Derek Jeter never blew you away with any single talent during his career. Instead, he just did everything. He didn’t have blazing speed, his pop would come and go, and his glove in the field was known more for its steadiness than its flashiness. There was one quality that simply rose above the rest, though–the way he carried himself.
His demeanor was on display throughout his illustrious 20-year career, during which he produced timely play after timely play. It was written about 100 times over in the final season of his career. And it was what shone through during his jersey retirement on Sunday night.
After four former teammates–Mariano Rivera, Andy Pettitte, Jorge Posada and Tino Martinez–and his former manager, Joe Torre, were done raving about his value to the clubhouse and his composure under pressure, Jeter went out and reminded us exactly who he is. He joked around with his family as a six-minute tribute video played for a packed house at Yankee Stadium, then handled a swift on-field ceremony like a round of golf.
Surrounded by his peers and fellow Monument Park honorees, Jeter casually strutted toward a podium located near the Yankees dugout, then pushed aside the attached microphone–too formal. Instead, he grabbed a wireless microphone from underneath, stood, and delivered a four-minute speech that was completely unrehearsed. He spoke as if he were facing a room of 15.
“I was asked recently if I could trade places with one person, who would it be,” Jeter said in his address. “There isn’t a person or player I would trade places with that’s playing now or ever. And the reason why I say that is because I got a chance to play for a first-class organization and in front of the greatest fans in the history of sports.”
Jeter’s ability to craft such a line out of thin air shouldn’t have been surprising given, you know, his entire body of work in front of large crowds, yet it still felt somewhat impressive. Out of the spotlight since his playing days, he stepped right back in without missing a beat. When the vast majority of people in his position would feel overcome with emotion–and perhaps even cry–Jeter stood all-too-lax. To him, it was just another fastball on the outside corner to take into rightfield for a single.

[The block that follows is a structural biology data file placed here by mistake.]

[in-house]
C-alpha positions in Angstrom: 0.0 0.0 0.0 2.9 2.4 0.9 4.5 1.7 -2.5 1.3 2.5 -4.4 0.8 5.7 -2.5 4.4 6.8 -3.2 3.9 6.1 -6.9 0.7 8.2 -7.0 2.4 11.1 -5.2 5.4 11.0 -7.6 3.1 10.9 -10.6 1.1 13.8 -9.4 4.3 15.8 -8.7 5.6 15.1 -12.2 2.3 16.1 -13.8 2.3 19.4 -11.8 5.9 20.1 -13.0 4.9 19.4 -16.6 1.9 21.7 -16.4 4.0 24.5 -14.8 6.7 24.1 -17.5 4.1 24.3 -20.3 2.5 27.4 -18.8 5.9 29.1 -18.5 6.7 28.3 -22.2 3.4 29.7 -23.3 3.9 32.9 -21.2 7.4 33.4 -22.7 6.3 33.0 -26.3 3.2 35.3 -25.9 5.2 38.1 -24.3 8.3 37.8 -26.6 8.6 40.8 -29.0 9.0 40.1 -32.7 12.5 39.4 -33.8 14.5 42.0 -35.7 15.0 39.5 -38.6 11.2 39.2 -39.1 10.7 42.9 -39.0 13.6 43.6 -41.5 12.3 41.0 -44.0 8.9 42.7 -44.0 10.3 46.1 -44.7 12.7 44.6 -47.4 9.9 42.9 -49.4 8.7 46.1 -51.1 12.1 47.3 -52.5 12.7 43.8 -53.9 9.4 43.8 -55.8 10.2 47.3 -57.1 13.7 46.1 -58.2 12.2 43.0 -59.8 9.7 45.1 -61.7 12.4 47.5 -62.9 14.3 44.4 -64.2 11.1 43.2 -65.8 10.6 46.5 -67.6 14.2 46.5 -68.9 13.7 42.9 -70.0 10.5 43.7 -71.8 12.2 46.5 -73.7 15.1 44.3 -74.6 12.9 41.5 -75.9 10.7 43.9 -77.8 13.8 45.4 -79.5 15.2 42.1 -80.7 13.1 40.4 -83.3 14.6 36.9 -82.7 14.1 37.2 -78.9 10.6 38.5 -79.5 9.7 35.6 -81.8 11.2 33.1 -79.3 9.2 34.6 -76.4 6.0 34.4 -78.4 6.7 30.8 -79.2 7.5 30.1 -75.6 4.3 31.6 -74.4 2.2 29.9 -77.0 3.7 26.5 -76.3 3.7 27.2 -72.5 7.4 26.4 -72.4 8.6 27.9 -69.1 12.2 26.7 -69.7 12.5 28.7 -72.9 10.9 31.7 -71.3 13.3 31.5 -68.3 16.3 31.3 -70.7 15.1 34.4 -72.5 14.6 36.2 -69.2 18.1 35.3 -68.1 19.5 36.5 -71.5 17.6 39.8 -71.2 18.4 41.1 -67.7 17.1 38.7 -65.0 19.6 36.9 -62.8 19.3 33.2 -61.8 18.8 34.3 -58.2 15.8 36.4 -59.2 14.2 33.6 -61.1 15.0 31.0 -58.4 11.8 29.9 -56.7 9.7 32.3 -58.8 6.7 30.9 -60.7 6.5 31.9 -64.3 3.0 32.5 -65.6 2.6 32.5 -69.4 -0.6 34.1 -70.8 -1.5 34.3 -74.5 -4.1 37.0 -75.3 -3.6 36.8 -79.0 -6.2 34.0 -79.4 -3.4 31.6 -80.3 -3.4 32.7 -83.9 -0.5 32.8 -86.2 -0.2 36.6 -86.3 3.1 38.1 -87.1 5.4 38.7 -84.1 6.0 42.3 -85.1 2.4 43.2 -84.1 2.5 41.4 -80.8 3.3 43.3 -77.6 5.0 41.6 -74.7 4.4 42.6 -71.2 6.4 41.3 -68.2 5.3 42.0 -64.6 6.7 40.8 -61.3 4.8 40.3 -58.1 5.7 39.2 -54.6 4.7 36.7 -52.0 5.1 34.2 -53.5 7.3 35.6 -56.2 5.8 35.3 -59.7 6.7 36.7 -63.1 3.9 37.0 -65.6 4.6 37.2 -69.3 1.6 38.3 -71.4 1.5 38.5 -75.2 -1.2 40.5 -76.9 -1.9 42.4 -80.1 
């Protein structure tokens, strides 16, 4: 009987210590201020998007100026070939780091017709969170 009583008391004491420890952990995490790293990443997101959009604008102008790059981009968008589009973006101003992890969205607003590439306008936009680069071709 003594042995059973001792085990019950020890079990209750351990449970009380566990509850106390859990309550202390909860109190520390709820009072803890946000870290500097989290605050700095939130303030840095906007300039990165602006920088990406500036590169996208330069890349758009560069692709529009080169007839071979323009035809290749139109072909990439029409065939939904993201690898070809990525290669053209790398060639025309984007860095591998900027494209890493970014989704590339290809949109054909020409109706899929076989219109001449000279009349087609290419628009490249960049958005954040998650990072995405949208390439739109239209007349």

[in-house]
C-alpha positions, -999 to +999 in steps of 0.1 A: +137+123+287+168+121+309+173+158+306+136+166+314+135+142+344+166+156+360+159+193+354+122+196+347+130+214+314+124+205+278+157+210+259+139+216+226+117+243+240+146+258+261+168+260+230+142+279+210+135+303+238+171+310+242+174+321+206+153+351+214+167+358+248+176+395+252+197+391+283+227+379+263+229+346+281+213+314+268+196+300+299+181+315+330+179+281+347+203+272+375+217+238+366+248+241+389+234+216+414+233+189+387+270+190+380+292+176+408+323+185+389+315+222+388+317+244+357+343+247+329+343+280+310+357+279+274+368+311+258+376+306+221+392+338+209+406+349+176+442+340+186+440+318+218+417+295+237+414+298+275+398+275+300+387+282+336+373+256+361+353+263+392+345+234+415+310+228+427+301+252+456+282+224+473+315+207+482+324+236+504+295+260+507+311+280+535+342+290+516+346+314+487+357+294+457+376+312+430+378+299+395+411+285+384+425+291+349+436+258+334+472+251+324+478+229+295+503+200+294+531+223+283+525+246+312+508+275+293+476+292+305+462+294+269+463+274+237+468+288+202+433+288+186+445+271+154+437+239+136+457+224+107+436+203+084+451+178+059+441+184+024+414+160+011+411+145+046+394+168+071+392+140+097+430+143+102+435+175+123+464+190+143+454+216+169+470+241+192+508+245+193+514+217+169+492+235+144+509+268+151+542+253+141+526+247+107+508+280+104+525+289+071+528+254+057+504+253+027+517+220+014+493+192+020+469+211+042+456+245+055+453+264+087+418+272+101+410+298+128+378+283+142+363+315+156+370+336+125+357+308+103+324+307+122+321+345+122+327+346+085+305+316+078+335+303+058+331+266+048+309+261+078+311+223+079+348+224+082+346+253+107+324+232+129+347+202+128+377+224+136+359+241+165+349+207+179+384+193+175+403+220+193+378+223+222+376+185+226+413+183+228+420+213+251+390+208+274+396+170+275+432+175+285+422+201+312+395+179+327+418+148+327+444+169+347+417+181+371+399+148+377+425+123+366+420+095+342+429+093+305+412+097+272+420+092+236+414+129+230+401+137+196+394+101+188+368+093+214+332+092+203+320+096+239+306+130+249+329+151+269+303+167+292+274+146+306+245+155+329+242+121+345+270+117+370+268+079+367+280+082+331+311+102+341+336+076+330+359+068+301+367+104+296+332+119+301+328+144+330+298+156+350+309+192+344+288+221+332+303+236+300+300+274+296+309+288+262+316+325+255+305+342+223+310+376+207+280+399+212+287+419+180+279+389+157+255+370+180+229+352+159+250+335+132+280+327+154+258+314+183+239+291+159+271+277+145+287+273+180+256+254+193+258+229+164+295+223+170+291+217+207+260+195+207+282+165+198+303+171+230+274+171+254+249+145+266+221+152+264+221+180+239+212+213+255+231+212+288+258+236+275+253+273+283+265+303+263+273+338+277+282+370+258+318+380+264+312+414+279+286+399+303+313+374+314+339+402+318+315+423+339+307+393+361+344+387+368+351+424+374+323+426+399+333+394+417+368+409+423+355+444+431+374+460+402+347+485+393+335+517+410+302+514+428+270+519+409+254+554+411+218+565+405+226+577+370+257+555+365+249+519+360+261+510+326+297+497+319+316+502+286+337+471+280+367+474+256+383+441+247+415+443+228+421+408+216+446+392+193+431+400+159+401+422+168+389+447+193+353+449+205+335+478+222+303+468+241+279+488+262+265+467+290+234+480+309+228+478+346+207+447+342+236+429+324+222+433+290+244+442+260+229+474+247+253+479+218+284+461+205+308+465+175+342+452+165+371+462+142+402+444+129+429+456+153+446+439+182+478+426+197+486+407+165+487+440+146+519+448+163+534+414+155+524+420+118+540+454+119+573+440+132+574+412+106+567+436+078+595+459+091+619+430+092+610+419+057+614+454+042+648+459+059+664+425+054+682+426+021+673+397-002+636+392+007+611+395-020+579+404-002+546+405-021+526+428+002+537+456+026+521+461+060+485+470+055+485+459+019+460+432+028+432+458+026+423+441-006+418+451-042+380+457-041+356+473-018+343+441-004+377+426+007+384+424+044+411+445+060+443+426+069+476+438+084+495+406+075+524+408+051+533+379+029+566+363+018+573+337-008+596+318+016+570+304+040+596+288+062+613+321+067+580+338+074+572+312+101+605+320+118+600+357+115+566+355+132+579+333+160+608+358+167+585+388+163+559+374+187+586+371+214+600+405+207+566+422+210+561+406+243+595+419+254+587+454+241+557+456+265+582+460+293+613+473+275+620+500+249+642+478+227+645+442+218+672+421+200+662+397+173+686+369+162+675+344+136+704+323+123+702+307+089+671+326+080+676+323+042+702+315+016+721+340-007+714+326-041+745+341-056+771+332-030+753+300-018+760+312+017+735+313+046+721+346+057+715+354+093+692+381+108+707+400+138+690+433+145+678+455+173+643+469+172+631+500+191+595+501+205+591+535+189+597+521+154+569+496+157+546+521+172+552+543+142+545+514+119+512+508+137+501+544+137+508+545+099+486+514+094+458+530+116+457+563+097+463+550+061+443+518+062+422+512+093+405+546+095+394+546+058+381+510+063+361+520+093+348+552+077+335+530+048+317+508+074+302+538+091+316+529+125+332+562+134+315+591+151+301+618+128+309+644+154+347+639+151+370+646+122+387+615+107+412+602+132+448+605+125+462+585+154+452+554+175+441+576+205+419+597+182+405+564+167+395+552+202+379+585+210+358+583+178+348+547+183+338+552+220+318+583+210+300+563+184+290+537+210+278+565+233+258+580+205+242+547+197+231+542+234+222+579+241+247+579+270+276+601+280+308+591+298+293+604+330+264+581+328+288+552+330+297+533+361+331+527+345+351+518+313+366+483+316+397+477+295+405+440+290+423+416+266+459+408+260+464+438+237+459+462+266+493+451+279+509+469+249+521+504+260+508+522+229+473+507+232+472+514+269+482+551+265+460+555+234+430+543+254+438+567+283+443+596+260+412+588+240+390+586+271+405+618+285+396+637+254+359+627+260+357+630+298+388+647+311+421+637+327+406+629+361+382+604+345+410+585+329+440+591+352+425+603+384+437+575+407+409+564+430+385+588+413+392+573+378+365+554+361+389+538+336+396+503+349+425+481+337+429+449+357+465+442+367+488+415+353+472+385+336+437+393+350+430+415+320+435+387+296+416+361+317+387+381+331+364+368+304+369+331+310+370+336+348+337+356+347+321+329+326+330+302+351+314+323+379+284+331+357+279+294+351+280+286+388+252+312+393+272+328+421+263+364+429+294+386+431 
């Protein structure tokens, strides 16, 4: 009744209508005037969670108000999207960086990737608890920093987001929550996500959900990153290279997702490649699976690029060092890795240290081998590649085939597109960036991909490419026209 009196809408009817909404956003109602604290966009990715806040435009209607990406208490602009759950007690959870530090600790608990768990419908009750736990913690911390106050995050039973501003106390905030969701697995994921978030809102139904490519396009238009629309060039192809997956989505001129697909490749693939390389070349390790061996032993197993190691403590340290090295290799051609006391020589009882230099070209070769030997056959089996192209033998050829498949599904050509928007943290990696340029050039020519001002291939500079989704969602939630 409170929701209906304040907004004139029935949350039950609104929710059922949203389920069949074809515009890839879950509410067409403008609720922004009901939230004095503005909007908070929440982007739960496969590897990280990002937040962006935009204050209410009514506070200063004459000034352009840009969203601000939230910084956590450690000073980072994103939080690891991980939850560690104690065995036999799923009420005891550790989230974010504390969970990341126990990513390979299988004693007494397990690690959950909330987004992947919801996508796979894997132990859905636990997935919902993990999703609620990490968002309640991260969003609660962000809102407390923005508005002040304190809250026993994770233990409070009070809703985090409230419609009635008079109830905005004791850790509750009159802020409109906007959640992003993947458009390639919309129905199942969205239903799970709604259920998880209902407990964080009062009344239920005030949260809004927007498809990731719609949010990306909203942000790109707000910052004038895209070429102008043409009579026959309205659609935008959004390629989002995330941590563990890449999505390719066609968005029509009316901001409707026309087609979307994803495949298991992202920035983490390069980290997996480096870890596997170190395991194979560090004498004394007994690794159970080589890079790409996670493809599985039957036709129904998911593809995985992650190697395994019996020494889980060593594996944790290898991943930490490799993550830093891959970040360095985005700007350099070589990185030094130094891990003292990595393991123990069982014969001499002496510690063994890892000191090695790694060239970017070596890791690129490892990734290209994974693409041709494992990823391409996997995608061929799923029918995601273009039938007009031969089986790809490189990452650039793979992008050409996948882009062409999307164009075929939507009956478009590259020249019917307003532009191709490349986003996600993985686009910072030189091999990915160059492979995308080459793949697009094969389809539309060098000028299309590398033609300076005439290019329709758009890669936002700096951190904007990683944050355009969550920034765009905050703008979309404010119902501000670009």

He filled out the rest of his speech with obligatory thank-yous before putting a bow on it and stressing the importance of family, something he mentioned more than once during the night.
“You know, you play here in New York for 20 years,” he said. “I learned that time flies, memories fade, but family is forever–and I’ll be eternally grateful to be a part of the Yankees family, so I can’t thank you guys enough. Thank you very much.”
And after tossing out the first pitch, he would leave the field not to be seen again for the foreseeable future. With his Monument Park jacket (a new aspect of the player-honoring process that was introduced for the first time on Sunday), some bottles of wine and a replica of his plaque, he left the field to reflect on the night, deflect a few questions about his bid for the Marlins and spend an inning on the game broadcast.
Much like many of the Yankees’ recent ceremonies, it came and went in a flash, and provided the brief burst of nostalgia that the 47,000 on hand paid to experience. It was a standard jersey retirement, and standard Jeter. Cool under pressure.